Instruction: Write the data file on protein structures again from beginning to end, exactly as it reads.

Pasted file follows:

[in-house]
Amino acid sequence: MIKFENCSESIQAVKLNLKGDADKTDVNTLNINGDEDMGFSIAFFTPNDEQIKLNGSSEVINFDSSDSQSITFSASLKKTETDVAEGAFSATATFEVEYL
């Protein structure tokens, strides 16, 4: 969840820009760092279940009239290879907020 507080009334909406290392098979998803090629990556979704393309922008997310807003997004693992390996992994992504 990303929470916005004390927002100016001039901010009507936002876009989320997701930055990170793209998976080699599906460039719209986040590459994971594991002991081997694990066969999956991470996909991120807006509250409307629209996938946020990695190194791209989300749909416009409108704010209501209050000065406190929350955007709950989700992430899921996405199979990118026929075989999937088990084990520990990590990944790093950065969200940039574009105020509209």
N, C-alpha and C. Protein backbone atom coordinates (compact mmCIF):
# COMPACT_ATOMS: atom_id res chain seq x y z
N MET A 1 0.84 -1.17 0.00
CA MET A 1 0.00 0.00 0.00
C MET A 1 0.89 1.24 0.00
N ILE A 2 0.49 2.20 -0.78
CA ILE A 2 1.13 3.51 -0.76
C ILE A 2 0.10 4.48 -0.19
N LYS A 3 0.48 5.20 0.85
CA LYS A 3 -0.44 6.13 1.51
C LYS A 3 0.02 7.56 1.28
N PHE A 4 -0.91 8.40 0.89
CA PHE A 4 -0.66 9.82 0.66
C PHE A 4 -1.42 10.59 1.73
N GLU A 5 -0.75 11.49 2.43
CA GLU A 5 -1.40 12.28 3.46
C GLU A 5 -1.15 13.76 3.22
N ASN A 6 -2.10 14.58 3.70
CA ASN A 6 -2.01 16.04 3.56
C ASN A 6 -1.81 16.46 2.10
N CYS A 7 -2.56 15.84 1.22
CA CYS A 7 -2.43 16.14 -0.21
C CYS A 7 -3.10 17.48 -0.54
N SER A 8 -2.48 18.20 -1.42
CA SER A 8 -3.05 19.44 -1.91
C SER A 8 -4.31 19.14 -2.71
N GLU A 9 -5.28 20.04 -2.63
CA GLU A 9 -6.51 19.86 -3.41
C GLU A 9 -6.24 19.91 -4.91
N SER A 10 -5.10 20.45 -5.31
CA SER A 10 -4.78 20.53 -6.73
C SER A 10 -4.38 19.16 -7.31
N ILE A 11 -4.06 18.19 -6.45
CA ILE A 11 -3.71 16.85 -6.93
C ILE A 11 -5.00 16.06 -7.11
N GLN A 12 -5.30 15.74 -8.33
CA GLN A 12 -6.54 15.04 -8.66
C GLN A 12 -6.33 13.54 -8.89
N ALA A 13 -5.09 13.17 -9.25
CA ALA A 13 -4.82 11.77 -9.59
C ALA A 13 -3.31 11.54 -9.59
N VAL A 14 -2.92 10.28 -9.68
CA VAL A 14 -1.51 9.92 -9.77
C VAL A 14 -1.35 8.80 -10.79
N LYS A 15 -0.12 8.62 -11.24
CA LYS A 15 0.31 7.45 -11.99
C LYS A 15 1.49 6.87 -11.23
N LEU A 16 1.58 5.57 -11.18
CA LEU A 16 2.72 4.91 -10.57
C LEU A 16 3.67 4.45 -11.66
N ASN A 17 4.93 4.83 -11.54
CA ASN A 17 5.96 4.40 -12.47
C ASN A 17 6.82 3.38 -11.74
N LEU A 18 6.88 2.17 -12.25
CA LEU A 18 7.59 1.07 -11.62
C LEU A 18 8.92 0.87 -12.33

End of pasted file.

[in-house]
Amino acid sequence: MIKFENCSESIQAVKLNLKGDADKTDVNTLNINGDEDMGFSIAFFTPNDEQIKLNGSSEVINFDSSDSQSITFSASLKKTETDVAEGAFSATATFEVEYL
């Protein structure tokens, strides 16, 4: 969840820009760092279940009239290879907020 507080009334909406290392098979998803090629990556979704393309922008997310807003997004693992390996992994992504 990303929470916005004390927002100016001039901010009507936002876009989320997701930055990170793209998976080699599906460039719209986040590459994971594991002991081997694990066969999956991470996909991120807006509250409307629209996938946020990695190194791209989300749909416009409108704010209501209050000065406190929350955007709950989700992430899921996405199979990118026929075989999937088990084990520990990590990944790093950065969200940039574009105020509209």
N, C-alpha and C. Protein backbone atom coordinates (compact mmCIF):
# COMPACT_ATOMS: atom_id res chain seq x y z
N MET A 1 0.84 -1.17 0.00
CA MET A 1 0.00 0.00 0.00
C MET A 1 0.89 1.24 0.00
N ILE A 2 0.49 2.20 -0.78
CA ILE A 2 1.13 3.51 -0.76
C ILE A 2 0.10 4.48 -0.19
N LYS A 3 0.48 5.20 0.85
CA LYS A 3 -0.44 6.13 1.51
C LYS A 3 0.02 7.56 1.28
N PHE A 4 -0.91 8.40 0.89
CA PHE A 4 -0.66 9.82 0.66
C PHE A 4 -1.42 10.59 1.73
N GLU A 5 -0.75 11.49 2.43
CA GLU A 5 -1.40 12.28 3.46
C GLU A 5 -1.15 13.76 3.22
N ASN A 6 -2.10 14.58 3.70
CA ASN A 6 -2.01 16.04 3.56
C ASN A 6 -1.81 16.46 2.10
N CYS A 7 -2.56 15.84 1.22
CA CYS A 7 -2.43 16.14 -0.21
C CYS A 7 -3.10 17.48 -0.54
N SER A 8 -2.48 18.20 -1.42
CA SER A 8 -3.05 19.44 -1.91
C SER A 8 -4.31 19.14 -2.71
N GLU A 9 -5.28 20.04 -2.63
CA GLU A 9 -6.51 19.86 -3.41
C GLU A 9 -6.24 19.91 -4.91
N SER A 10 -5.10 20.45 -5.31
CA SER A 10 -4.78 20.53 -6.73
C SER A 10 -4.38 19.16 -7.31
N ILE A 11 -4.06 18.19 -6.45
CA ILE A 11 -3.71 16.85 -6.93
C ILE A 11 -5.00 16.06 -7.11
N GLN A 12 -5.30 15.74 -8.33
CA GLN A 12 -6.54 15.04 -8.66
C GLN A 12 -6.33 13.54 -8.89
N ALA A 13 -5.09 13.17 -9.25
CA ALA A 13 -4.82 11.77 -9.59
C ALA A 13 -3.31 11.54 -9.59
N VAL A 14 -2.92 10.28 -9.68
CA VAL A 14 -1.51 9.92 -9.77
C VAL A 14 -1.35 8.80 -10.79
N LYS A 15 -0.12 8.62 -11.24
CA LYS A 15 0.31 7.45 -11.99
C LYS A 15 1.49 6.87 -11.23
N LEU A 16 1.58 5.57 -11.18
CA LEU A 16 2.72 4.91 -10.57
C LEU A 16 3.67 4.45 -11.66
N ASN A 17 4.93 4.83 -11.54
CA ASN A 17 5.96 4.40 -12.47
C ASN A 17 6.82 3.38 -11.74
N LEU A 18 6.88 2.17 -12.25
CA LEU A 18 7.59 1.07 -11.62
C LEU A 18 8.92 0.87 -12.33